Are you feeling positive today? Invigorated? Renewed?
If you are, it probably isn’t but I suppose could be because today marks the beginning of the summer solstice in the northern hemisphere… er, and the winter solstice in the southern. (If you’re feeling thoroughly miserable in the southern hemisphere, there’s your excuse for it.)
A solstice, from the merging of the Latin words meaning a standing still of the sun, occurs when the sun is at its greatest distance from the equator. Thus in the northern hemisphere it marks the longest day of the year and a time when the sun is at its most northerly point directly over the Tropic of Cancer (except in polar regions, obviously, where daylight is continuous for much of the time) and the reverse applies to the southern hemisphere: marking the longest night, shortest day and heralding the beginning of winter, when the sun is directly over the Tropic of Capricorn. We must wait until December for the reversal.
A significant celestial event celebrated for aeons by our ancestors held together by various belief systems, in Ancient China during summer solstice they honoured the earth, the feminine and the yin forces (and subsequently the heavens, masculinity and yang forces during winter solstice). Meanwhile, Pagans celebrated with bonfires in praise of and to show respect for the Sun God, whose power is greatest at this time of year. Traditionally the fires were also an attempt to ward off the coming winter, to protect against evil spirits, and to boost the sun’s energy in the hope of a successful and plentiful harvest, for the days would now become shorter and the sun’s power would appear to diminish.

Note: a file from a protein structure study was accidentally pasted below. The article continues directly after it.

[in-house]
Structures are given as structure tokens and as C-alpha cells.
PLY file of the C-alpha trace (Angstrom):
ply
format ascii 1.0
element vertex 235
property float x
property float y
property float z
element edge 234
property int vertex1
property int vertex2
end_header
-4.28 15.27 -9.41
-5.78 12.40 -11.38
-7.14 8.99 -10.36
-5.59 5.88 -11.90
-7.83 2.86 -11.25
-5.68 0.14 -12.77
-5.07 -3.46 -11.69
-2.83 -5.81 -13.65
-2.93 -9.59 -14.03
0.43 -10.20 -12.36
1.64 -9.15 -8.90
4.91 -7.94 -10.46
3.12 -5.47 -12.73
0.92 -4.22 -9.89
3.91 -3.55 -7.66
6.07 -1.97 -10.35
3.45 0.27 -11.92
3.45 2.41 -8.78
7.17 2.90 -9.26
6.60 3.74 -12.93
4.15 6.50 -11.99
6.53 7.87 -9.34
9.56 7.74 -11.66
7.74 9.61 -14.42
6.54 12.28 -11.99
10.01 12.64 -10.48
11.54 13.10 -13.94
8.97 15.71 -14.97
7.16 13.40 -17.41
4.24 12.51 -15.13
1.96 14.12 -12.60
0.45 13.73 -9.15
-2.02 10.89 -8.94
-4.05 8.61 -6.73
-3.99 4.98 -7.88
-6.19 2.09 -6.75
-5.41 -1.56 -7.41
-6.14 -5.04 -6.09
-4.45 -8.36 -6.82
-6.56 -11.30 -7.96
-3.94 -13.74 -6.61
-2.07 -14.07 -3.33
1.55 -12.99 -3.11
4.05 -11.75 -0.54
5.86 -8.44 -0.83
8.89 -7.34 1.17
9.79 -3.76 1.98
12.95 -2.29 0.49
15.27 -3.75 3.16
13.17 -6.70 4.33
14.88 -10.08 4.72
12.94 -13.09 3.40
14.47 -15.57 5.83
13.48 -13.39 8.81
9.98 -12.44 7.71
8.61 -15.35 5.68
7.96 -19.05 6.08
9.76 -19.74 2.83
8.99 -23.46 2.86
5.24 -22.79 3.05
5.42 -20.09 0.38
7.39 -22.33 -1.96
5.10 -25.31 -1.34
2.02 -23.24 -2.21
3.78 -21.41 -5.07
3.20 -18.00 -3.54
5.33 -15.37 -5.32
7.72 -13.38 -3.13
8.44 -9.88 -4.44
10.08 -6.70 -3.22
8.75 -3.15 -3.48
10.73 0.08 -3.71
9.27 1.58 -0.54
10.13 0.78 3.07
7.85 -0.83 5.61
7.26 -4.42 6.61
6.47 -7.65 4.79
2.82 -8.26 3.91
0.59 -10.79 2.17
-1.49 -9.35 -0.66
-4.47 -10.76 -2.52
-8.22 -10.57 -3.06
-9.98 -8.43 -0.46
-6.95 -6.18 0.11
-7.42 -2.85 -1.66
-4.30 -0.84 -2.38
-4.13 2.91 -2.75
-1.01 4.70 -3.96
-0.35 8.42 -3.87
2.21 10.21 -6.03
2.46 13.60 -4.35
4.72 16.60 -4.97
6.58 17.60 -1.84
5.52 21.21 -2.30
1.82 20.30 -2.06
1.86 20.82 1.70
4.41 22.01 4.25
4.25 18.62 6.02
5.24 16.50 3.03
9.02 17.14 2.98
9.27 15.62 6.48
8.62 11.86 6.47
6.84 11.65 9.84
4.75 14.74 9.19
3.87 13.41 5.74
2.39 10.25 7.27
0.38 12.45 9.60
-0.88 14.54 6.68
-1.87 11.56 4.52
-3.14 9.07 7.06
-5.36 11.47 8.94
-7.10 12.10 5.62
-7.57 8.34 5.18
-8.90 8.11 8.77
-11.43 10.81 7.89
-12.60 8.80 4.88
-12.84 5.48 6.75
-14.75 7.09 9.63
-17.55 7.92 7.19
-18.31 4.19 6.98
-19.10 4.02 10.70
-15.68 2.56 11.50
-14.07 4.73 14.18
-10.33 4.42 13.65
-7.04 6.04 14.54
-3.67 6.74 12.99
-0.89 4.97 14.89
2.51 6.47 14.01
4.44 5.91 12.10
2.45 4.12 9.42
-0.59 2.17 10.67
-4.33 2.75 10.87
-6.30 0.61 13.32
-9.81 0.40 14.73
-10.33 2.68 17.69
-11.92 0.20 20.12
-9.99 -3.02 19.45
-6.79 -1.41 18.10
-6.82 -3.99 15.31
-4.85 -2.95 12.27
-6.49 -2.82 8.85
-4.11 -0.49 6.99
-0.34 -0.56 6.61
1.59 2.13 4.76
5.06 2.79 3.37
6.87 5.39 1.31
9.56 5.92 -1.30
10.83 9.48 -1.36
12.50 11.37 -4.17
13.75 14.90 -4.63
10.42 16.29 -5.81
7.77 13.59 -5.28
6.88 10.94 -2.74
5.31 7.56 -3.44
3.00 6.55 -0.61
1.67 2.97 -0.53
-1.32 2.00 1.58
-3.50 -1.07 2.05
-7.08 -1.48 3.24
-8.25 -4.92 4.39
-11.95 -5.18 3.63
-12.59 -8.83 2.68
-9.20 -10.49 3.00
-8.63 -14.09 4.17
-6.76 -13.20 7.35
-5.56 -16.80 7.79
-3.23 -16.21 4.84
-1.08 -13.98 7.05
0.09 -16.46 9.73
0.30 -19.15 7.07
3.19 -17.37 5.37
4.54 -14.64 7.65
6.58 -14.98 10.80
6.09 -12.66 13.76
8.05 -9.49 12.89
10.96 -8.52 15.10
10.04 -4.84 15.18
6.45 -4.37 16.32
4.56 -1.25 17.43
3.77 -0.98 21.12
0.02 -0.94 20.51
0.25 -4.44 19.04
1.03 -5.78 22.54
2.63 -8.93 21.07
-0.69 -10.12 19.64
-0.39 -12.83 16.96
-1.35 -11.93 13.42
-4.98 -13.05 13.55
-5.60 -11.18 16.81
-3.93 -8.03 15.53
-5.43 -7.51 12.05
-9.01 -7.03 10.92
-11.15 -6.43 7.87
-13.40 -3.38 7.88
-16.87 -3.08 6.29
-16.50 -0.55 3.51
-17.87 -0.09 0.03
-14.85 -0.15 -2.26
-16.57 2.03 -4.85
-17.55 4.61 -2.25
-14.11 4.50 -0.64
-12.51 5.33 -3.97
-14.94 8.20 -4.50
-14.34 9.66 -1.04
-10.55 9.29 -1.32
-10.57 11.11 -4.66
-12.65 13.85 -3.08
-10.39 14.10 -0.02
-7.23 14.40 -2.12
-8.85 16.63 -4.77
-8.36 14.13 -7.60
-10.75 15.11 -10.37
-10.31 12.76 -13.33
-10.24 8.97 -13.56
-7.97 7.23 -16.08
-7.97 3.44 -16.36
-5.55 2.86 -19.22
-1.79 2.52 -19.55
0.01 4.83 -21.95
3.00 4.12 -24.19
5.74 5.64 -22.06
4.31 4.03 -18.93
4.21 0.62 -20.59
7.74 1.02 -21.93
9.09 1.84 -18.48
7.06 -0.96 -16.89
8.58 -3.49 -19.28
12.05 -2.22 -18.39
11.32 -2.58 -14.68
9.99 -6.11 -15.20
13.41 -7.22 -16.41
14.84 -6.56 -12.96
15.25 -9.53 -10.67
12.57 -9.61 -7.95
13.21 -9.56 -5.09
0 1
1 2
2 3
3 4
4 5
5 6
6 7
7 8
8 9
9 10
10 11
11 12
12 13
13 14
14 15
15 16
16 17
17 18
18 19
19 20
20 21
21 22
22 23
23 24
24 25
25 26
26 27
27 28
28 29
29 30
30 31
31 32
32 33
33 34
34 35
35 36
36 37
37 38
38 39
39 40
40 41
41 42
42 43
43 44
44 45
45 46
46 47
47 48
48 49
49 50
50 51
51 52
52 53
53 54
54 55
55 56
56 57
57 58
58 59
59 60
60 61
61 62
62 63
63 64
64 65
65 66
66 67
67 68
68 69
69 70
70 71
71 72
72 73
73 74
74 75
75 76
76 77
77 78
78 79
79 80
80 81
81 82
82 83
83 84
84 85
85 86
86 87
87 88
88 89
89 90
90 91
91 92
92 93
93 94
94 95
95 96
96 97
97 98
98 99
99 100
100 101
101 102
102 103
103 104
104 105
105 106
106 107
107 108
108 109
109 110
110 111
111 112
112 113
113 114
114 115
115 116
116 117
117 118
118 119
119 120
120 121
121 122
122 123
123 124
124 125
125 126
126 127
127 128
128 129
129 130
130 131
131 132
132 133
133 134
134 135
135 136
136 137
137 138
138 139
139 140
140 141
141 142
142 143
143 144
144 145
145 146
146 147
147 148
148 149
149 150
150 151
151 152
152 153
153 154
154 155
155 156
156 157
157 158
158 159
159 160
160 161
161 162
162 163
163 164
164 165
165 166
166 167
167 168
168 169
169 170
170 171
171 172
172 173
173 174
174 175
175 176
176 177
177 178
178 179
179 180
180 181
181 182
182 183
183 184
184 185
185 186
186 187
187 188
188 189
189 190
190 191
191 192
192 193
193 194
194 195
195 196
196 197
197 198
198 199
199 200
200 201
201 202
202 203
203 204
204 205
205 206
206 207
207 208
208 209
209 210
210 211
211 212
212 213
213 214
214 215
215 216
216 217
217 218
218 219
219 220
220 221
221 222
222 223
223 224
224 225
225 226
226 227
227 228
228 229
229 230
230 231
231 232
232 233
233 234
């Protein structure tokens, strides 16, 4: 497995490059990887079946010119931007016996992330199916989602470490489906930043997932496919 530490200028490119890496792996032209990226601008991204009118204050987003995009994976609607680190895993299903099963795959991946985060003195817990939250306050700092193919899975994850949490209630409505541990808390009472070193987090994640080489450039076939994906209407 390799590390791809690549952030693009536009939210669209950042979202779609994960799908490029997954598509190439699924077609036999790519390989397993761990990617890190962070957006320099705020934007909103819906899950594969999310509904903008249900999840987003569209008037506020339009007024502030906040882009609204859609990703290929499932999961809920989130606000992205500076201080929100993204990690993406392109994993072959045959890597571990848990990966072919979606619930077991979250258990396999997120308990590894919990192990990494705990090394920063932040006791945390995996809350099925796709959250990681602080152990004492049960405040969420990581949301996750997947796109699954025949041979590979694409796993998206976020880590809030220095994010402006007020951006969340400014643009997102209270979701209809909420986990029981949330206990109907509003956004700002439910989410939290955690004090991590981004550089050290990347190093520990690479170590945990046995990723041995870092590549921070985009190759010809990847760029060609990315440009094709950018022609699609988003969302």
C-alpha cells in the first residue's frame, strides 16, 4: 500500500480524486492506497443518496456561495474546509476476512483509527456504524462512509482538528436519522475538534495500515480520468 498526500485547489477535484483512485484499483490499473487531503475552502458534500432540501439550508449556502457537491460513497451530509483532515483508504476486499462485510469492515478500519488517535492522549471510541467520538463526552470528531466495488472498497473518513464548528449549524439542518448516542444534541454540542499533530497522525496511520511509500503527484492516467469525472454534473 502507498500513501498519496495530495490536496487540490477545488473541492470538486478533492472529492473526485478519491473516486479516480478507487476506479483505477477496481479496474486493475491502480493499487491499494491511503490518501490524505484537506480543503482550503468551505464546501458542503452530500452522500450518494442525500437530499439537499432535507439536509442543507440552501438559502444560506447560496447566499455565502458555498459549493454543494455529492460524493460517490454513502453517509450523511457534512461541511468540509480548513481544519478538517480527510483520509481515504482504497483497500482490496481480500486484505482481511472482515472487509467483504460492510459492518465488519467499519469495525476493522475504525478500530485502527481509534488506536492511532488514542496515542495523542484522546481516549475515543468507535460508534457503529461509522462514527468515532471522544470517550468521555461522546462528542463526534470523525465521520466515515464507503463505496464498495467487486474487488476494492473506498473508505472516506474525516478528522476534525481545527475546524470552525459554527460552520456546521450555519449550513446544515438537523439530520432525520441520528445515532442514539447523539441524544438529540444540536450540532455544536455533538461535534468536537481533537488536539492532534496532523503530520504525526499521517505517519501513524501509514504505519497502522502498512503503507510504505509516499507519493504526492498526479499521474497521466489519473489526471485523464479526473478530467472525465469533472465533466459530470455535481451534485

For Pagans, both summer and winter solstices were and remain a celebration of the sun’s rebirth. Winter solstice may indeed mark the longest night, but successive nights will see the sun growing ever stronger and days gradually becoming longer.
If you are today observing Litha (making you a Wiccan) or Alban Heruin (making you a Druid); if you will be partying by bonfire regardless of any faithful concern for Midsummer tradition, new or old, possibly dancing around a maypole at some point and eating something you wouldn’t normally over the coming days; if you were among the mass congregated at the mysterious circle of giant stones in Stonehenge – in Wiltshire, England – to watch the sun rise and cast its light against the famous Heel stone; if you have enjoyed the burning of a Viking ship in celebration of Yule; or if you simply prefer to wait for the much more refined feast of Saint John the Baptist, thank you very much (not my personal opinion, I wish to stress; that’s equally and delightfully kooky), I’d love to hear about it. The varying rituals that we continue to this day are quite beguiling, I think.
If you couldn’t care less about any of the above means of commemoration, please help me collate a list of songs instead about sun and light, fire and heat. Even if it’s cold outside, let’s all pretend that it isn’t and we’re comfortably toasty.
– Beach Boys, ‘Warmth of the Sun’
– Johnny Cash, ‘Ring of Fire’
– Glen Frey, ‘The Heat is On’
– Billy Idol, ‘Hot in the City’
– Lighthouse, ‘Sunny Days’